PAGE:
Welcome to Poetry Friday! Today is my first time hosting, so I feel like celebrating, and there is a lot to celebrate today. To begin with, it’s the first day of spring! It’s also the International Day of Happiness. What better way to spread happiness than by sharing poetry? So share your poems, read what others have shared, and enjoy! And, to celebrate the publication of The Poetry Friday Anthology for Celebrations, edited by Sylvia Vardell and Janet Wong, I’ll be giving away a copy to one lucky person. Just leave a comment and a winner will be chosen at random. In the meantime, visit Poetry Celebrations for a sneak peek at this fun-filled collection.
It’s also World Folk Tales and Fables Week. To celebrate that, I’m sharing an original poem inspired by this photo (from a calendar I received for Christmas) and “The Frog Prince.” Although “The Frog Prince” is technically a fairy tale, the connection was too good to pass up.
No princess would refuse this frog
with shiny ruby eyes.
His pearl encrusted legs
would surely mesmerize.
But, oh, poor frog, trapped within
this jeweled enamel toy;
no longer can he jump and splash,
or sing his songs of joy.
Her company cannot replace
the summer sky above.
Back to the pond he’d rather go,
And forsake her possessive love.
© Catherine Flynn, 2015
Please leave your link in the comments and I’ll be back throughout the day to round up your links. Thanks so much for stopping by!
Spring is sprouting everywhere today!
Robyn Hood Black at Life of the Deckle Edge starts us off by celebrating spring with a triolet all teachers will relate to.
Buffy Silverman has a menagerie of animal poems at Buffy’s Blog.
At Friendly Fairy Tales, Brenda Davis Harsham has gorgeous photos and a lovely concrete poem about the coming season.
Michelle Barnes welcomes Laura Shovan to Today’s Little Ditty, where shares her plans for an upcoming poetry workshop and a list poem from Heidi Stemple.
Jama is also celebrating spring with a poem from Wendy Cope, a bouquet of photos, and a giveaway of a Julie Paschkis print!
Keri Collins Lewis, of Keri Recommends, takes us traveling to California with a tanka for Michelle’s challenge.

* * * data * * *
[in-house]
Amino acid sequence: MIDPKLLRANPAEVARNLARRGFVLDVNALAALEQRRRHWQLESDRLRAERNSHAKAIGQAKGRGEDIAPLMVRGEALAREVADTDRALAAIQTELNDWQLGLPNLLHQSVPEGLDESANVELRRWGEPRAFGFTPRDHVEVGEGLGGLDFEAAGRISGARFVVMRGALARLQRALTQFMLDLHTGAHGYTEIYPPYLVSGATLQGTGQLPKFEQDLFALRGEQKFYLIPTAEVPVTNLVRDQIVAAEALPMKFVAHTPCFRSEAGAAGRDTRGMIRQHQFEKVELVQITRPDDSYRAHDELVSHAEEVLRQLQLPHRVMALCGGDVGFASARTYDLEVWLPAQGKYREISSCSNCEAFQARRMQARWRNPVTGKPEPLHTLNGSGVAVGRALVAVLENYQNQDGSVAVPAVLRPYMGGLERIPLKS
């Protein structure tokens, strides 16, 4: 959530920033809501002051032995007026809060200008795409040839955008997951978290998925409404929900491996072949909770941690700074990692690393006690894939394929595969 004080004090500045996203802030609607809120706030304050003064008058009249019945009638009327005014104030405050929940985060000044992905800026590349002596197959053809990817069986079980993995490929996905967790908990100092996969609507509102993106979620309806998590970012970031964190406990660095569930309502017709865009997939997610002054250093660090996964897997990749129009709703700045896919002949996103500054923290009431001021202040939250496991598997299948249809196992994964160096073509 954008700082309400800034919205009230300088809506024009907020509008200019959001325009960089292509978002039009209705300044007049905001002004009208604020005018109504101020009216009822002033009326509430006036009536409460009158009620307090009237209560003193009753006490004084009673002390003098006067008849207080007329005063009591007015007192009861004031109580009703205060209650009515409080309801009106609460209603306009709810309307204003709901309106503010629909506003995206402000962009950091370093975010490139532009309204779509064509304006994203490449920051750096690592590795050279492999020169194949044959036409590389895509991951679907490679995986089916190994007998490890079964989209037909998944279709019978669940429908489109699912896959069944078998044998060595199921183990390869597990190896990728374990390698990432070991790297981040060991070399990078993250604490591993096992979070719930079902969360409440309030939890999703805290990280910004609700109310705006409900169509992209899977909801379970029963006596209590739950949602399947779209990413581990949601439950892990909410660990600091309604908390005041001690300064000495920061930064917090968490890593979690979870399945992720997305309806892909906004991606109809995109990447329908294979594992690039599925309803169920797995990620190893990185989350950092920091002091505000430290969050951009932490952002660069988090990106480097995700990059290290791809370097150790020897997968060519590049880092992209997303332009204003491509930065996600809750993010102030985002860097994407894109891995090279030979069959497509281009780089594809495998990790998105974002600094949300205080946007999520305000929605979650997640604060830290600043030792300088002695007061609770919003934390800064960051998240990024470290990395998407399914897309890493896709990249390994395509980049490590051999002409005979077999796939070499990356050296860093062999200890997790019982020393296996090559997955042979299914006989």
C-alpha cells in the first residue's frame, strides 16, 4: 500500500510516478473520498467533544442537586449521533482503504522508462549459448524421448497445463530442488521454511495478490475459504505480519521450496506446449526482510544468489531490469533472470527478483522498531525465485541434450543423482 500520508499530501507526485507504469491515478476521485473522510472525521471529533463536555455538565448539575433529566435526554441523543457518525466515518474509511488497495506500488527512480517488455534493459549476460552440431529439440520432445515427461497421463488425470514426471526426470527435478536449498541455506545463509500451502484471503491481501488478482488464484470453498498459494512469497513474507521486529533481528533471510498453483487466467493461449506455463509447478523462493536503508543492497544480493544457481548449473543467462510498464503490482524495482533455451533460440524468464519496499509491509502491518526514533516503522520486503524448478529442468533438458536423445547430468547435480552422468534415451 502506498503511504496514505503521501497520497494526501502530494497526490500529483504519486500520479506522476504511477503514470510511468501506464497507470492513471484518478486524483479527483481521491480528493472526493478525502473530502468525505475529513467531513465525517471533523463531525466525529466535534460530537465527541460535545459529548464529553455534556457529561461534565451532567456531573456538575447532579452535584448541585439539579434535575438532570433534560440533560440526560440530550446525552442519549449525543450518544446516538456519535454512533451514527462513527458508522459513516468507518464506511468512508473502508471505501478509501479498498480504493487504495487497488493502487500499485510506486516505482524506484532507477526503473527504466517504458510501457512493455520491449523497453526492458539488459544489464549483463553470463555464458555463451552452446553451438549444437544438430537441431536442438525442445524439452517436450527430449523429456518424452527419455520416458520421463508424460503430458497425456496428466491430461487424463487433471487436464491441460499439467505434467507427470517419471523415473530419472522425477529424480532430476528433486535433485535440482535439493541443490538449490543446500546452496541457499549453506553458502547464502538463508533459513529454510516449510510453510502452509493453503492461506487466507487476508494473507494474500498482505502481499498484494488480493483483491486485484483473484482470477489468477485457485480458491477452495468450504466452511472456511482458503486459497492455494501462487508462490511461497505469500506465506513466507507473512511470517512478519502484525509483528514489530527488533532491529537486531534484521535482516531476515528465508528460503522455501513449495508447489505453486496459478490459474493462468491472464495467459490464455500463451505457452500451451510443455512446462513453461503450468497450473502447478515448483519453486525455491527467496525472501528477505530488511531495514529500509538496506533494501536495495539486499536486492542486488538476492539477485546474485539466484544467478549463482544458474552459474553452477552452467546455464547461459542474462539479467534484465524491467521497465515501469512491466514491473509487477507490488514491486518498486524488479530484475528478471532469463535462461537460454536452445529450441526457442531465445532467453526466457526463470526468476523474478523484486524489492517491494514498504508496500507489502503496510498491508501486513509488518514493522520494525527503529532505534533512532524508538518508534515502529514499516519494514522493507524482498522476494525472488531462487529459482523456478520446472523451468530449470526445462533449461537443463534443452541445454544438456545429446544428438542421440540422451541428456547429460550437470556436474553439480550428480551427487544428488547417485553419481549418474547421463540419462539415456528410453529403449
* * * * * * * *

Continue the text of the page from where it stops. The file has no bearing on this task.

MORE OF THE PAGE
Colette Bennett celebrates the anniversary of Gen. Douglas MacArthur’s “I Shall Return” speech with a tribute to teachers at Used Books In Class.
Matt Forrest Esenwine is sharing his original poem, “No-Moon Day” at Radio, Rhythm & Rhyme.
Linda Baie at Teacher Dance has another sign of spring with her original haiku, “Arrival.”
Charles Waters has a poem of spring and a basketball poems for Heidi’s CH challenge today at his Poetry Time Blog.
Over at GottaBook, Greg Pincus tries to convince us he’s in a poetry drought. I, for one, find that hard to believe!
At The Opposite of Indifference, Tabatha Yeatts has a beautiful poem, written by her daughter, about finding poems.
Robins have arrived at The Poetry Farm, and Amy is celebrating with an original poem.
At My Juicy Little Universe, Heidi isn’t letting a little snow spoil spring sharing from hatCHing out. Her original poem about 4 year old chefs is making me hungry!
Laura Shovan and Laura Gehl have an interesting discussion about whether rhyming picture books are poetry at Author Amok.
There are more spring poems at Reflections on the Teche, where Margaret is sharing two poems from her talented student, Erin.
Cathy Mere at Merely Day By Day contemplates the beauty of being up before dawn in her original poem.
At The Logonauts, Katie is featuring Jane Yolen,Heidi Stemple and Melissa Sweet’s lovely new book, You Nest Here With Me.
Memories of childhood inspired Donna Smith of Mainely Write to write a hatCH poem for Heidi’s challenge.
Mary Lee ponders hummingbird hatCHings at A Year of Reading.
Catherine Johnson shares a peek into Alice Walker’s book of poems, There is a Flower at the Tip of My Nose Smelling Me.
Myra has a wonderful clip of spoken word poets Sarah Kay and Phil Kaye performing “When Love Arrives” over at Gathering Books.
Tricia at The Miss Rumphius Effect has two inconceivably good poems, both entries from her March Madness rounds.
Have you ever wondered what those black carts full of books at the library are thinking? JoAnn Early Macken share her idea in an original poem at Teaching Authors.
At The Drift Record, Julie Larios is sharing a spring spell, of sorts.
Julieanne Harmatz is sharing an amazing found poem her students have written from their responses to Jacqueline Woodson’s Each Kindness at To Read To Write To Be.
Karen Edmisten is in today with James Weldon Johnson lovely poem, “Deep in the Quiet Wood”.
Bridget Magee has a tanka about a crane fly for Michelle’s challenge at Wee Words for Wee Ones.
At Bildungsroman, Little Willow is sharing “If Spirits Walk” by Sophie Jewett.
Ruth has an original poem about a multitude of tears at There is no such thing as a God-forsaken town.
Football season may be over, but that’s no reason not to celebrate Jone’s poem in The Poetry Friday Anthology for Celebrations.
Over at Pleasures from the Page, Ramona shares her thoughts about I Lay My Stitches Down: Poems of American Slavery by Cynthia Grady with illustrations by Michele Wood.
Just in time for National Poetry Month, Kim of Flukeprints has a review of A Poem in Your Pocket, by Margaret McNamara and G. Brian Karas, as well as how she plans to celebrate with her students.
At Poetry for Children, Sylvia Vardell’s 700th (!) post is celebrating the publication of The Poetry Friday Anthology for Celebrations and features “Spring” by Jane Lichtenberger.
Carol Varsalona is anticipating spring in a lovely CH poem at Beyond Literacy Link.
This post is doing double duty for the March Slice of Life Challenge at Two Writing Teachers. Thank you to Stacey, Tara, Dana, Betsy, Anna, and Beth for this space for teachers and others to share their stories each day during the month of March and on Tuesdays throughout the year. Be sure to visit Two Writing Teachers to read more Slice of Life posts.